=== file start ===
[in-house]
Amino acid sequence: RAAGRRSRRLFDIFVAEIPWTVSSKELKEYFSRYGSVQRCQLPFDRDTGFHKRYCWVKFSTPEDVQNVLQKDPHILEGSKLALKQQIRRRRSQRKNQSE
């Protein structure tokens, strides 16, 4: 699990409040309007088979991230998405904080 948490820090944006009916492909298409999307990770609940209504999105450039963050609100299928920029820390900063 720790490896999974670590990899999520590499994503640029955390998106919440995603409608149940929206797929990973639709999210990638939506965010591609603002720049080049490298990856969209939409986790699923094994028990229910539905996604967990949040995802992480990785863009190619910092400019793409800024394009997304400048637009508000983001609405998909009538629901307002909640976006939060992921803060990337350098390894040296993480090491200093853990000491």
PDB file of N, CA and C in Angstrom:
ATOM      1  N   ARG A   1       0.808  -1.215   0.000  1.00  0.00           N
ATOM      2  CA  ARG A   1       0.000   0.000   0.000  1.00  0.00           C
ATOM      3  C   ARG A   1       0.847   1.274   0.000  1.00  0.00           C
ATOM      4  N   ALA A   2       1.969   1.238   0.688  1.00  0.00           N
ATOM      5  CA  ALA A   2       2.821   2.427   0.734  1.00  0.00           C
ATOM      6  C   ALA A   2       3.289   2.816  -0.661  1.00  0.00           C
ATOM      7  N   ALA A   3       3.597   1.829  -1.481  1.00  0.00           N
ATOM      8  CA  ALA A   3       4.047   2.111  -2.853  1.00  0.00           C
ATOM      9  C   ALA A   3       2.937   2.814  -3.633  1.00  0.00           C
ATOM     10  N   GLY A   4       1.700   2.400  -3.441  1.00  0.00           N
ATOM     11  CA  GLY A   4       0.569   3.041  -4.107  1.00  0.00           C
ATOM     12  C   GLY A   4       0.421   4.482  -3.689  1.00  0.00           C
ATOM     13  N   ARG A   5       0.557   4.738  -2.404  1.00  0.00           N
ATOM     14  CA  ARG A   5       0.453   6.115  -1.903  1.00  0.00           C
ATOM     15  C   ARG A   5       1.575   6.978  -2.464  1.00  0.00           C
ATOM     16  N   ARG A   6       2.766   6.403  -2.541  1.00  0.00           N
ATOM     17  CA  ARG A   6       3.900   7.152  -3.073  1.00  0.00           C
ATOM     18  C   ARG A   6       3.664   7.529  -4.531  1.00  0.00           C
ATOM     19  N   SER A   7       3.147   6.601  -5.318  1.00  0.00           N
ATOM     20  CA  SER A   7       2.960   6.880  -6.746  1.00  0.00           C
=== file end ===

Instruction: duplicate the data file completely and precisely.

[in-house]
Amino acid sequence: RAAGRRSRRLFDIFVAEIPWTVSSKELKEYFSRYGSVQRCQLPFDRDTGFHKRYCWVKFSTPEDVQNVLQKDPHILEGSKLALKQQIRRRRSQRKNQSE
């Protein structure tokens, strides 16, 4: 699990409040309007088979991230998405904080 948490820090944006009916492909298409999307990770609940209504999105450039963050609100299928920029820390900063 720790490896999974670590990899999520590499994503640029955390998106919440995603409608149940929206797929990973639709999210990638939506965010591609603002720049080049490298990856969209939409986790699923094994028990229910539905996604967990949040995802992480990785863009190619910092400019793409800024394009997304400048637009508000983001609405998909009538629901307002909640976006939060992921803060990337350098390894040296993480090491200093853990000491």
PDB file of N, CA and C in Angstrom:
ATOM      1  N   ARG A   1       0.808  -1.215   0.000  1.00  0.00           N
ATOM      2  CA  ARG A   1       0.000   0.000   0.000  1.00  0.00           C
ATOM      3  C   ARG A   1       0.847   1.274   0.000  1.00  0.00           C
ATOM      4  N   ALA A   2       1.969   1.238   0.688  1.00  0.00           N
ATOM      5  CA  ALA A   2       2.821   2.427   0.734  1.00  0.00           C
ATOM      6  C   ALA A   2       3.289   2.816  -0.661  1.00  0.00           C
ATOM      7  N   ALA A   3       3.597   1.829  -1.481  1.00  0.00           N
ATOM      8  CA  ALA A   3       4.047   2.111  -2.853  1.00  0.00           C
ATOM      9  C   ALA A   3       2.937   2.814  -3.633  1.00  0.00           C
ATOM     10  N   GLY A   4       1.700   2.400  -3.441  1.00  0.00           N
ATOM     11  CA  GLY A   4       0.569   3.041  -4.107  1.00  0.00           C
ATOM     12  C   GLY A   4       0.421   4.482  -3.689  1.00  0.00           C
ATOM     13  N   ARG A   5       0.557   4.738  -2.404  1.00  0.00           N
ATOM     14  CA  ARG A   5       0.453   6.115  -1.903  1.00  0.00           C
ATOM     15  C   ARG A   5       1.575   6.978  -2.464  1.00  0.00           C
ATOM     16  N   ARG A   6       2.766   6.403  -2.541  1.00  0.00           N
ATOM     17  CA  ARG A   6       3.900   7.152  -3.073  1.00  0.00           C
ATOM     18  C   ARG A   6       3.664   7.529  -4.531  1.00  0.00           C
ATOM     19  N   SER A   7       3.147   6.601  -5.318  1.00  0.00           N
ATOM     20  CA  SER A   7       2.960   6.880  -6.746  1.00  0.00           C